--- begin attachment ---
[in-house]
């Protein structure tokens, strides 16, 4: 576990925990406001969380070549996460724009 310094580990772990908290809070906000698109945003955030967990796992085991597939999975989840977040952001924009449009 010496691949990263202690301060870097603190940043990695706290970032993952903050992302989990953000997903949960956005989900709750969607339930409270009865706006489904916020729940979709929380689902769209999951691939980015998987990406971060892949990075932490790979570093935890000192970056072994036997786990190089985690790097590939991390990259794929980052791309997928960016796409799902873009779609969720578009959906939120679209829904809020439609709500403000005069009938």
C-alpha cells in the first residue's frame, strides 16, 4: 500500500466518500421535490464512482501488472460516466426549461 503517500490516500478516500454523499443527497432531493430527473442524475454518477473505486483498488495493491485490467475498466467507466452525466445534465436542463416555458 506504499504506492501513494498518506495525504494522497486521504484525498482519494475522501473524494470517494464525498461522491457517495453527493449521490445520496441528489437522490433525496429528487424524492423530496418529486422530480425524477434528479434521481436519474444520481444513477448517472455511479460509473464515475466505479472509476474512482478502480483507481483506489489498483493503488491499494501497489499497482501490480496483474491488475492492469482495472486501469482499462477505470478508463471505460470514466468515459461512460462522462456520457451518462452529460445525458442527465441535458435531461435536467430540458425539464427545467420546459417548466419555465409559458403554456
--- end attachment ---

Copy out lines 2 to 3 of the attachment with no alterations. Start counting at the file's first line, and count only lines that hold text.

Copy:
């Protein structure tokens, strides 16, 4: 576990925990406001969380070549996460724009 310094580990772990908290809070906000698109945003955030967990796992085991597939999975989840977040952001924009449009 010496691949990263202690301060870097603190940043990695706290970032993952903050992302989990953000997903949960956005989900709750969607339930409270009865706006489904916020729940979709929380689902769209999951691939980015998987990406971060892949990075932490790979570093935890000192970056072994036997786990190089985690790097590939991390990259794929980052791309997928960016796409799902873009779609969720578009959906939120679209829904809020439609709500403000005069009938």
C-alpha cells in the first residue's frame, strides 16, 4: 500500500466518500421535490464512482501488472460516466426549461 503517500490516500478516500454523499443527497432531493430527473442524475454518477473505486483498488495493491485490467475498466467507466452525466445534465436542463416555458 506504499504506492501513494498518506495525504494522497486521504484525498482519494475522501473524494470517494464525498461522491457517495453527493449521490445520496441528489437522490433525496429528487424524492423530496418529486422530480425524477434528479434521481436519474444520481444513477448517472455511479460509473464515475466505479472509476474512482478502480483507481483506489489498483493503488491499494501497489499497482501490480496483474491488475492492469482495472486501469482499462477505470478508463471505460470514466468515459461512460462522462456520457451518462452529460445525458442527465441535458435531461435536467430540458425539464427545467420546459417548466419555465409559458403554456